Above the 38th Parallel
I meant it with all my heart when I wrote a book titled, “And I Haven’t Had a Bad Day Since.” The “since” refers to the fateful day in North Korea when I almost died during my service in the Korean War.
I enlisted in the United States Army and served from 1948 to 1952. I was an operations specialist for the all-black 503rd Field Artillery Battalion in the 2nd Infantry Division. In late November 1950, after the Chinese intervention into the war, our unit was caught up in heavy fighting in North Korea as the United Nations forces retreated from the Yalu River.
The 2nd Infantry was assigned to hold a road position near Kunuri while the rest of the Eighth Army retreated to Sunchon, 21 miles further south. On the night of November 29, my unit was attacked by gradually encircling forces of the Chinese Army. During the day of November 30, the order came to withdraw the 2nd Infantry in phases, but the 503rd Artillery Battalion was sixth of eight in the order and could not get out in daylight when air cover was possible. On the sub-zero night of November 30, I was part of a retreating vehicle column that was trapped and attacked by Chinese forces and was injured in the back by shrapnel from a Chinese shell. The blast threw me into a ditch and I prayed fervently to God to spare my life.
Then I saw Chinese soldiers walking over dead bodies as they advanced up the hill toward us. The moment I saw a way to escape the path of the Chinese, I took it. The other soldiers in my unit saw me go and I urged them to follow, even though I was just a Private First Class. I eventually led 40 men to escape over the mountains, and was awarded a Purple Heart for my wounds, the Bronze Star with Valor for my actions in the face of death and three battle stars.
After an honorable discharge from the Army in 1952 with the rank of staff sergeant, I knew I could not get back to the same life I had left. Nearly half of my battalion was killed in the overall battle, and more than 50,000 soldiers did not make it back home to America. Yet I was fortunate to return home alive. With the help of the G.I. Bill I finished high school, went on to receive a law degree and then became elected a New York State Assemblyman, and ultimately, a member of the U.S. Congress in 1971 representing the people of Harlem.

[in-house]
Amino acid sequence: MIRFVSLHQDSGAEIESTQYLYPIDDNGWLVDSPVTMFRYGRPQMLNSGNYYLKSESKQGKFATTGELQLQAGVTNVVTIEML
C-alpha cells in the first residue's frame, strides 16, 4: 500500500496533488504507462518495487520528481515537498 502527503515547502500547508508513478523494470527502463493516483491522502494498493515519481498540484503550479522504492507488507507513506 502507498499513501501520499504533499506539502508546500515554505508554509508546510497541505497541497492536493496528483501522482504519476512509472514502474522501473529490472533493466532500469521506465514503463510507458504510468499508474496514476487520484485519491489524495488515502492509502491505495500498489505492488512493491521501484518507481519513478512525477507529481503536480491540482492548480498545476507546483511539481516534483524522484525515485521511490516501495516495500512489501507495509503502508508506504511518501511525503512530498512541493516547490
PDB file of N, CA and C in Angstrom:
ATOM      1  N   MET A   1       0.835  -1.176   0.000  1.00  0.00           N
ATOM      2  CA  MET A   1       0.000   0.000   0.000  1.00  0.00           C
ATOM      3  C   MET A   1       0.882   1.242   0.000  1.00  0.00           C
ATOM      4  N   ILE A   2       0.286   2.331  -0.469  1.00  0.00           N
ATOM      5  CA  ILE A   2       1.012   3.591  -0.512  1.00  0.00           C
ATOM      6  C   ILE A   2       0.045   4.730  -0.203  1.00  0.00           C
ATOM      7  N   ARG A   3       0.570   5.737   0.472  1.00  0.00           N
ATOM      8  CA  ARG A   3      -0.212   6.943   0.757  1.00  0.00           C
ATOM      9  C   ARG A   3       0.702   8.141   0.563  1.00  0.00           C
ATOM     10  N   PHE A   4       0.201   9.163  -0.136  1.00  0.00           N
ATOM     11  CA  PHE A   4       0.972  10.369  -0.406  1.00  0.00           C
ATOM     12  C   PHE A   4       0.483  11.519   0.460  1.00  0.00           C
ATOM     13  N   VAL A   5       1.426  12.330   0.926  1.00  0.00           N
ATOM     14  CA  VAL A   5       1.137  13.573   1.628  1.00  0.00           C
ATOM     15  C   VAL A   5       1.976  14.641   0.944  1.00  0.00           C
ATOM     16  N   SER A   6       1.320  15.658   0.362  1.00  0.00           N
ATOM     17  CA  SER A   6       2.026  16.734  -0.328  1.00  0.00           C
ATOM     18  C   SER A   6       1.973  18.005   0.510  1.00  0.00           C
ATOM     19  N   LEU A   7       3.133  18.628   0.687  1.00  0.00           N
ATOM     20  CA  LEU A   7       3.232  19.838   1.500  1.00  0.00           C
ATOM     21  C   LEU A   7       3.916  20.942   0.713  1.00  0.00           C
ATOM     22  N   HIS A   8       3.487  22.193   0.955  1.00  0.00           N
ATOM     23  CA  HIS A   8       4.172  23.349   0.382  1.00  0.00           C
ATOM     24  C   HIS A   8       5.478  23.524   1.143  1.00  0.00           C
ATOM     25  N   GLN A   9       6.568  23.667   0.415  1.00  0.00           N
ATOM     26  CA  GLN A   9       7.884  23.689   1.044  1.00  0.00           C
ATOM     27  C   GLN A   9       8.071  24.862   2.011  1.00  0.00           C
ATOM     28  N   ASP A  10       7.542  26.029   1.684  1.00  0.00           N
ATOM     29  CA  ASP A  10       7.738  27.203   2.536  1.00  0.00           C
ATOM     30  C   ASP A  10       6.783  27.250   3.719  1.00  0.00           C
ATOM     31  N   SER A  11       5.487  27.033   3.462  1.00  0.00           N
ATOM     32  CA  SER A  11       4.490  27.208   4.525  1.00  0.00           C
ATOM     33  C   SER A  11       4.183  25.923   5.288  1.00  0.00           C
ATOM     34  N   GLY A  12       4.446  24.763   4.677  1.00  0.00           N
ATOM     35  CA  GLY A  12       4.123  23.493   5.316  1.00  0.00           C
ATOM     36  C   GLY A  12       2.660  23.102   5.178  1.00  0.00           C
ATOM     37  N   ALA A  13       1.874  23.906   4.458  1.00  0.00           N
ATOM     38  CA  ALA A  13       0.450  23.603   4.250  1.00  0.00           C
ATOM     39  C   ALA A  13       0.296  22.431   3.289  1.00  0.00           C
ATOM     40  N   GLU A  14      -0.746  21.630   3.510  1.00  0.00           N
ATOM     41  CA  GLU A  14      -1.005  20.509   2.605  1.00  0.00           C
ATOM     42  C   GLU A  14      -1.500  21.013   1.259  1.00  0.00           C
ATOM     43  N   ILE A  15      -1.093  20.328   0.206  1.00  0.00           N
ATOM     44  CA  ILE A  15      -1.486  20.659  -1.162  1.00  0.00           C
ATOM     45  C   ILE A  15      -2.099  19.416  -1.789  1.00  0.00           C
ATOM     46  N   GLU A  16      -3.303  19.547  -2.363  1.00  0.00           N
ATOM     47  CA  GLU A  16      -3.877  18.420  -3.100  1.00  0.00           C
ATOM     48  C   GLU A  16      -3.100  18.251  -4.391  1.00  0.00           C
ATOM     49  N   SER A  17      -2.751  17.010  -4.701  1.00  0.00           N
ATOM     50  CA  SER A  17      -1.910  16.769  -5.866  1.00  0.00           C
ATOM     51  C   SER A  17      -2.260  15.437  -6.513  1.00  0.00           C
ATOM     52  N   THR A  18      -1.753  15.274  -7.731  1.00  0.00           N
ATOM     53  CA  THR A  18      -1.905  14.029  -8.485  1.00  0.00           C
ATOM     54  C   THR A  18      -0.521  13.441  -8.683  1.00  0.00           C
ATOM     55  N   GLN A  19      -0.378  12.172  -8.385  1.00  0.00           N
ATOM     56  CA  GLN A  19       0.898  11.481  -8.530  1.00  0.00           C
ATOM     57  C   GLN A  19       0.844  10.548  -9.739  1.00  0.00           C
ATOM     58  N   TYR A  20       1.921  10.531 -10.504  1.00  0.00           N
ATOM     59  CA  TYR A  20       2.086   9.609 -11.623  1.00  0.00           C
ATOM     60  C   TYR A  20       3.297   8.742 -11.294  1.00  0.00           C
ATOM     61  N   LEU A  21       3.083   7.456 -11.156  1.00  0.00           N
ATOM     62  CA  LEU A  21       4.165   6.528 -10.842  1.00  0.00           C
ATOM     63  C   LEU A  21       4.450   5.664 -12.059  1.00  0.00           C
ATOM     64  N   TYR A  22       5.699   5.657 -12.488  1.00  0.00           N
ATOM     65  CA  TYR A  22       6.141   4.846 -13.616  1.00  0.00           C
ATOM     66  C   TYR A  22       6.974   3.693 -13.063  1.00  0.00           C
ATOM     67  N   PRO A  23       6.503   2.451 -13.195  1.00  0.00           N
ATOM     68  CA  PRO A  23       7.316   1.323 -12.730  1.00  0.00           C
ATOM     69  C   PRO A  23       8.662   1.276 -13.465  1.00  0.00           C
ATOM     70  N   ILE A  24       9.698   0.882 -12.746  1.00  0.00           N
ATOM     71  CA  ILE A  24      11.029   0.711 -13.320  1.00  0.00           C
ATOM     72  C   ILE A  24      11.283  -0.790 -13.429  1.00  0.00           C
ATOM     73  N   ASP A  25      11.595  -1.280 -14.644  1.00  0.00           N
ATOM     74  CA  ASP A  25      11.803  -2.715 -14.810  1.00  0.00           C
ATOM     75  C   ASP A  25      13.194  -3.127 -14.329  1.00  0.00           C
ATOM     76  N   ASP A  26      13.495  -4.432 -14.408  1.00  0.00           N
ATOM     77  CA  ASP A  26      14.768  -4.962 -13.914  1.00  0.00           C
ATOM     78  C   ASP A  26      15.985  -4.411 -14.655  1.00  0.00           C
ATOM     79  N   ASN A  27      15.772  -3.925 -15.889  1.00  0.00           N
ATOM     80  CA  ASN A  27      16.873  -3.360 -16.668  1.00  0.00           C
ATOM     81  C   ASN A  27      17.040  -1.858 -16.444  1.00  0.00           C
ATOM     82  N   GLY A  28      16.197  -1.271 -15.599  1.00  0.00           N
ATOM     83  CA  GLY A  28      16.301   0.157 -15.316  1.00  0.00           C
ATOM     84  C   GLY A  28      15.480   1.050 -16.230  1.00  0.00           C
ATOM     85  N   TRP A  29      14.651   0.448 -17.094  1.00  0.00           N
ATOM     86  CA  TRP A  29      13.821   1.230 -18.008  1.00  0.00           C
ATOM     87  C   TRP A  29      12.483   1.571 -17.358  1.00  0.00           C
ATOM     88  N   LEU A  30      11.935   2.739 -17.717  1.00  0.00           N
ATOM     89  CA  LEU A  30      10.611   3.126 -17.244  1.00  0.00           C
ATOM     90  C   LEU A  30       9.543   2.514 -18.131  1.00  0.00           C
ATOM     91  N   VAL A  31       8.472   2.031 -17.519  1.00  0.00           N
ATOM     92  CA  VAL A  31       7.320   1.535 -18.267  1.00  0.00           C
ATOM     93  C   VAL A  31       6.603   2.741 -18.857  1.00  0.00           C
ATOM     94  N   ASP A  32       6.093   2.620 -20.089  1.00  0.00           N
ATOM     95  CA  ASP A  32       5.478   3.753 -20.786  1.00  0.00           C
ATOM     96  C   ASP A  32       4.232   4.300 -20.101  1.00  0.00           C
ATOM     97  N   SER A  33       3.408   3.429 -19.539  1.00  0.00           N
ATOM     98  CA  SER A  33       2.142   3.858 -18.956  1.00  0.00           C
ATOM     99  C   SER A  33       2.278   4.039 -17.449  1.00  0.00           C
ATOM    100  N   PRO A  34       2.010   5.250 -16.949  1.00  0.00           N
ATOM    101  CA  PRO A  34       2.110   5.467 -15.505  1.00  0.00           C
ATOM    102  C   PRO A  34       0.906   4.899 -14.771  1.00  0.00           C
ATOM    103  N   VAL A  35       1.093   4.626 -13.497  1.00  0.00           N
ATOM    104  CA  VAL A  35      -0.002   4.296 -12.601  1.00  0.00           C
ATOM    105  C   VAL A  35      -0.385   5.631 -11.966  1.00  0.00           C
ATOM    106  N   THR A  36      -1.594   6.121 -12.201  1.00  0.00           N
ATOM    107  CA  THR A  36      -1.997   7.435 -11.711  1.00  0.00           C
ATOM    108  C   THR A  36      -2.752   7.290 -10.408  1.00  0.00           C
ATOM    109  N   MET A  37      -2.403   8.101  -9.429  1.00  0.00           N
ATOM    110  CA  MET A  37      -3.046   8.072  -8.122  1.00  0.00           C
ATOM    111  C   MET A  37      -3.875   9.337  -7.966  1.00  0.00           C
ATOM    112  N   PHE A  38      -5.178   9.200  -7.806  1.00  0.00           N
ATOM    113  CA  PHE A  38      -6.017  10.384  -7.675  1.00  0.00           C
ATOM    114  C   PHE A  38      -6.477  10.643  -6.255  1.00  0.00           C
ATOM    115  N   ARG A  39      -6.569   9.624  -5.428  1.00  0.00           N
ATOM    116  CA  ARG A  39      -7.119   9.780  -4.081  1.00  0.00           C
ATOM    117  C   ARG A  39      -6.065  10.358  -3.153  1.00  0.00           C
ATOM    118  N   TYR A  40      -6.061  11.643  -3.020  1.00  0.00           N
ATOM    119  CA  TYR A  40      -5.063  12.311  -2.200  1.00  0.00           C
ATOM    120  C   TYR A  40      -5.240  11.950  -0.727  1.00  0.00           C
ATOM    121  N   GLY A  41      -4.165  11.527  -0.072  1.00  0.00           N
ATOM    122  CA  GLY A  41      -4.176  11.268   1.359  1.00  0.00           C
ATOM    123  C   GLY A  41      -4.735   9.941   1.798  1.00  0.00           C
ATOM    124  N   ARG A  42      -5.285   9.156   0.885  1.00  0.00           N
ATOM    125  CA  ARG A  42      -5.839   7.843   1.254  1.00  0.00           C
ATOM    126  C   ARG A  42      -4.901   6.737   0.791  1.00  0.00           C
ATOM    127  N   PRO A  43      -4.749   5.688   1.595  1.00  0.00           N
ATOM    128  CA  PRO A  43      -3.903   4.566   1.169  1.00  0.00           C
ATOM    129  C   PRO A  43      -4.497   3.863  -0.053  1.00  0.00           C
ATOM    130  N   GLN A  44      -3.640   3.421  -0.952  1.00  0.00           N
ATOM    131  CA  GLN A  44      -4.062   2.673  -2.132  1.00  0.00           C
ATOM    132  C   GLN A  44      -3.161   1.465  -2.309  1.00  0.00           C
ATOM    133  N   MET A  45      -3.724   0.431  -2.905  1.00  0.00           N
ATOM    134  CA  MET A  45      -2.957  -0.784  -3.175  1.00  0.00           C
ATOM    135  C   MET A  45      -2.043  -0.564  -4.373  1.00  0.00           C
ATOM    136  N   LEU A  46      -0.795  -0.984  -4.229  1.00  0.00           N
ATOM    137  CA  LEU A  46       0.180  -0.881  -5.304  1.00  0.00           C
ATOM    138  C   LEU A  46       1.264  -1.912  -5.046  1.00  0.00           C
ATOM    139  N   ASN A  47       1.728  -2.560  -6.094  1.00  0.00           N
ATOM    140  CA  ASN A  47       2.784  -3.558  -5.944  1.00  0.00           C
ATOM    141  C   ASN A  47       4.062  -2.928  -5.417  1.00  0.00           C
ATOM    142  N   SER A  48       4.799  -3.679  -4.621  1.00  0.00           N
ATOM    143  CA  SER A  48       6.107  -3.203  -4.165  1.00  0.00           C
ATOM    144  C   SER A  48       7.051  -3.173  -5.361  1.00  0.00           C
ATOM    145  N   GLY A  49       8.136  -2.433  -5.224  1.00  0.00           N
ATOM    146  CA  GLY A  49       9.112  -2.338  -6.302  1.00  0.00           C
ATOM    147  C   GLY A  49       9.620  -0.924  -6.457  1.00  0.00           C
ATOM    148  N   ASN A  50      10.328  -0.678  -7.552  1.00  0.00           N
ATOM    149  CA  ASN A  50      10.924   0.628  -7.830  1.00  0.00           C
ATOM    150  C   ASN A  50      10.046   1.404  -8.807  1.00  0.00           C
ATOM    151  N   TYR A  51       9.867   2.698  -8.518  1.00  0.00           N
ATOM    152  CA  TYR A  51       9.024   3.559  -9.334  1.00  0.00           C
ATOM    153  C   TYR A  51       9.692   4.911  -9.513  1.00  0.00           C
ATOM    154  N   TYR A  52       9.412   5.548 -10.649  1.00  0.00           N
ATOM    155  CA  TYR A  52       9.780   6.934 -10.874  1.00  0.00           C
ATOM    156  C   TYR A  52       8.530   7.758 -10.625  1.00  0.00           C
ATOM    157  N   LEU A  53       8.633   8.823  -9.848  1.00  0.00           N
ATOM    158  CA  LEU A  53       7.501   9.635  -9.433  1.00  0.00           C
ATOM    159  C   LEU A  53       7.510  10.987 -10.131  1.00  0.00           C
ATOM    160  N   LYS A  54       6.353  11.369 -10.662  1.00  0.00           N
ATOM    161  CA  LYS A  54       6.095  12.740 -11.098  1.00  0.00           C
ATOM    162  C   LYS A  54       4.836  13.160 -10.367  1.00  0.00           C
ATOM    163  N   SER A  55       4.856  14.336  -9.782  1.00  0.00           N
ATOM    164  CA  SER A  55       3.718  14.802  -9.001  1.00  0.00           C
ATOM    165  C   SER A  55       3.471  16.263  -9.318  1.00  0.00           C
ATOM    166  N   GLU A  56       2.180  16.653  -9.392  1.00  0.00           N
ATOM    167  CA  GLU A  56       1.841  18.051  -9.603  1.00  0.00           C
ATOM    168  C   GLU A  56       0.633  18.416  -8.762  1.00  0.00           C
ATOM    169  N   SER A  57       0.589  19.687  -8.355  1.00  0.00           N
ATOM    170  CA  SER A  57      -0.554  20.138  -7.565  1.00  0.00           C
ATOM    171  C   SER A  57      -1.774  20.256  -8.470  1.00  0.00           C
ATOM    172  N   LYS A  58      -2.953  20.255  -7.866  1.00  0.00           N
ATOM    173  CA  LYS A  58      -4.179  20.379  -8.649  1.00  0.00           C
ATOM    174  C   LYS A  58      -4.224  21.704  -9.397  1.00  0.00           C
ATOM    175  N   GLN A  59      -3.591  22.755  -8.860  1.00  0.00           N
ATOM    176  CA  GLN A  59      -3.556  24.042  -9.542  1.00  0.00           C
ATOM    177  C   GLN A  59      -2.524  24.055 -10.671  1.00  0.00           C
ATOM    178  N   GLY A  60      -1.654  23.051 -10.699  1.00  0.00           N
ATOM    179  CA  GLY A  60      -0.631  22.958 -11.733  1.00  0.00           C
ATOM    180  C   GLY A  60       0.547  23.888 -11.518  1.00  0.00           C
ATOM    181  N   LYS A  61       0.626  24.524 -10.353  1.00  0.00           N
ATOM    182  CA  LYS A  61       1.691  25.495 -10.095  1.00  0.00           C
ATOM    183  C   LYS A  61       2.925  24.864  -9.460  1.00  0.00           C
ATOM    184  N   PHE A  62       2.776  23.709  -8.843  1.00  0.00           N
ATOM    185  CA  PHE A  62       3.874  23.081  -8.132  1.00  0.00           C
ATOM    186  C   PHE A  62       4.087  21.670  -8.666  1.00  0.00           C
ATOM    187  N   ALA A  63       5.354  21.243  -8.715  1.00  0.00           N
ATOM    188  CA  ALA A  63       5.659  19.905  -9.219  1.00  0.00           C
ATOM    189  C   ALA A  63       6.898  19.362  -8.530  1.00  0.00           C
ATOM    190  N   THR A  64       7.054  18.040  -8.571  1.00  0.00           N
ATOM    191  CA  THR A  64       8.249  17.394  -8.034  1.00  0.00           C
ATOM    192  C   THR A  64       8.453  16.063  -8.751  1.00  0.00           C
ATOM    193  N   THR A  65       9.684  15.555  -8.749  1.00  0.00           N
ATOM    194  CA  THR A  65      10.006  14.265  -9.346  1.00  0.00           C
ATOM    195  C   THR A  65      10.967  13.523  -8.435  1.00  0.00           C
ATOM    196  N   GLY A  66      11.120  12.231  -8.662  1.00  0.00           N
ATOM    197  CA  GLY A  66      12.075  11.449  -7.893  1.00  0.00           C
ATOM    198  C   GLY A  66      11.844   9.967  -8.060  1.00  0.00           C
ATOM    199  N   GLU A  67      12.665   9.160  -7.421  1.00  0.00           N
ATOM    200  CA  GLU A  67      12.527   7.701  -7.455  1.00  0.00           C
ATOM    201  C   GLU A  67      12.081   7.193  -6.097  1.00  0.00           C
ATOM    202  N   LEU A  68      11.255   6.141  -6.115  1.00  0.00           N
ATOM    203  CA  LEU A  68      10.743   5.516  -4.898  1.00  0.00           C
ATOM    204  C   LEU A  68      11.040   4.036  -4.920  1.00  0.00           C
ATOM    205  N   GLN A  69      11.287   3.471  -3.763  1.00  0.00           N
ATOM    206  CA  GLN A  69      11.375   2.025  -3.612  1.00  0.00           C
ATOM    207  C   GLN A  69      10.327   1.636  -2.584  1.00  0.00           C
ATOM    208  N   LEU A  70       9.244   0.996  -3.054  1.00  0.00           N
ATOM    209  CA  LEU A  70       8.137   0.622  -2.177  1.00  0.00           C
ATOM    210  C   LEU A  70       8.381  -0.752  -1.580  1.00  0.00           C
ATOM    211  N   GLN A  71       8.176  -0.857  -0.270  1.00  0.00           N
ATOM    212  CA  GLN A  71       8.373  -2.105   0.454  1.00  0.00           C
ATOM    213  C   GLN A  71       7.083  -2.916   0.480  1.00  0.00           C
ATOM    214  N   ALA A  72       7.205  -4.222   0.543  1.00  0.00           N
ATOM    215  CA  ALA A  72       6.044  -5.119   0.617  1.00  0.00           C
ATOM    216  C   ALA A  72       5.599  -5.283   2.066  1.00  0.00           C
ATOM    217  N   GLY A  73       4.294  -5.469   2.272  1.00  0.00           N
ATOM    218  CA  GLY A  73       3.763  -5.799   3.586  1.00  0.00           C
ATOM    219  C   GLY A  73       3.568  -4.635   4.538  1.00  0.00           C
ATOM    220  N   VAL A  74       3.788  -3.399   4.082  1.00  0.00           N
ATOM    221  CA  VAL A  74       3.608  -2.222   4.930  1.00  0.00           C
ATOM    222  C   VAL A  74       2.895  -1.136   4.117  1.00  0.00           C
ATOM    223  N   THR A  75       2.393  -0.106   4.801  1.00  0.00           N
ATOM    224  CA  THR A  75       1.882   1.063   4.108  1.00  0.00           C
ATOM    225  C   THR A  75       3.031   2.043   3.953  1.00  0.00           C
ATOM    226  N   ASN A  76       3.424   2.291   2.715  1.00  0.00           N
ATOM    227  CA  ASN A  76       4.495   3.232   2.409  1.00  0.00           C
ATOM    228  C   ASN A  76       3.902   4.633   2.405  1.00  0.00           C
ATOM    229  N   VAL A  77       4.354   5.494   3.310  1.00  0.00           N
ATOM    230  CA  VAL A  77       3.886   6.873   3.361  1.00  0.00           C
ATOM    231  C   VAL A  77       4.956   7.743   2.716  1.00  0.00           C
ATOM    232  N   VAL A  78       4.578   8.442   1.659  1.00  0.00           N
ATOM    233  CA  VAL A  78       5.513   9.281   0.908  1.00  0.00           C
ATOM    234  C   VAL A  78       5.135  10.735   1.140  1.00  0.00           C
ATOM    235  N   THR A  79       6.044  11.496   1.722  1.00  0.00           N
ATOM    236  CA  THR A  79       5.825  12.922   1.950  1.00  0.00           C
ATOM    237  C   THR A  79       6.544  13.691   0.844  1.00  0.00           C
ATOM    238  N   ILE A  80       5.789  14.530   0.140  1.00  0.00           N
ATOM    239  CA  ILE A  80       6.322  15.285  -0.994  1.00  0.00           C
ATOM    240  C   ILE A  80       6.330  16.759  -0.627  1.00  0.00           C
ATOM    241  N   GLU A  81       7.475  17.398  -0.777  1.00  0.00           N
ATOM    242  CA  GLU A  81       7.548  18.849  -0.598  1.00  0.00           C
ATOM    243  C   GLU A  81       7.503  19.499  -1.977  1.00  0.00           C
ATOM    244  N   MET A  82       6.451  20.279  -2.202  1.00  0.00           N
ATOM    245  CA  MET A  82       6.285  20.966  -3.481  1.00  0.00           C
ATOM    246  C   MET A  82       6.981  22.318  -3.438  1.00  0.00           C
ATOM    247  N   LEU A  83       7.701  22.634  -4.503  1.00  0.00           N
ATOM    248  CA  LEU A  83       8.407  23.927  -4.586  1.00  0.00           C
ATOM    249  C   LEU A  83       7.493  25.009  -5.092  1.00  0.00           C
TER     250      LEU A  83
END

Over the past 44 years, I have fought for equality and justice and could not be more pleased to witness great progress in democracy, including the election of President Barack Obama as our 44th President of the United States, as well as the election of President Park Geun-hye, the first female president of the Republic of Korea.
While I was disheartened that President Park’s scheduled visit to Washington, D.C. in June was postponed due to the growing outbreak of the Middle East respiratory syndrome (MERS) coronavirus in South Korea, I am confident in her leadership and the resilience of the Korean people during this difficult time.
I am proud that the country I have defended has risen out of the ashes of war to become one of the major players in the world and America’s sixth largest trading partner. South Korea is among the closest allies of the United States, having contributed troops in support of United States operations during the Vietnam War, Gulf War and operations in Iraq and Afghanistan, while also supporting numerous United Nations peacekeeping missions. Throughout America, Koreans have inspired us with their industriousness. As we commemorate the 65th anniversary of the Korean War and the 70th anniversary of Korea’s independence, I am pleased to reaffirm my commitment to strengthening the U.S.-Korea alliance as a Member of the U.S. Congress.
It is heartbreaking that it has been almost 65 years since I fought above the DMZ in the battle of Kunuri and yet the Korean Peninsula remains divided. I have been pushing to pass my bill in Congress that encourages North Korea to allow reunions of divided Korean-American families, who are hoping to see their long lost loved ones.
Nothing is more tragic than the separation of families. The division on the Korean Peninsula has separated millions of Korean relatives, including some who are now citizens of the United States. I recently hosted a congressional screening of “Ode to My Father” to show the plight of families separated by the Korean War. The film’s record-breaking success in Korea speaks to the longing for reunions of families. The need is there. And they are long overdue.
As a Korean War veteran, I hope to see a unified Korea in my lifetime. Until then, I hope I can at least help reunite divided families whose dying wish is to meet loved ones who live above the 38th parallel, where I almost died 65 years ago.
*The author is serving his 23rd term in the U.S. Congress, representing New York’s 13th congressional district, which includes Harlem and the Bronx. He is a decorated Korean War veteran with a Purple Heart and Bronze Star Medal.
by Charles B. Rangel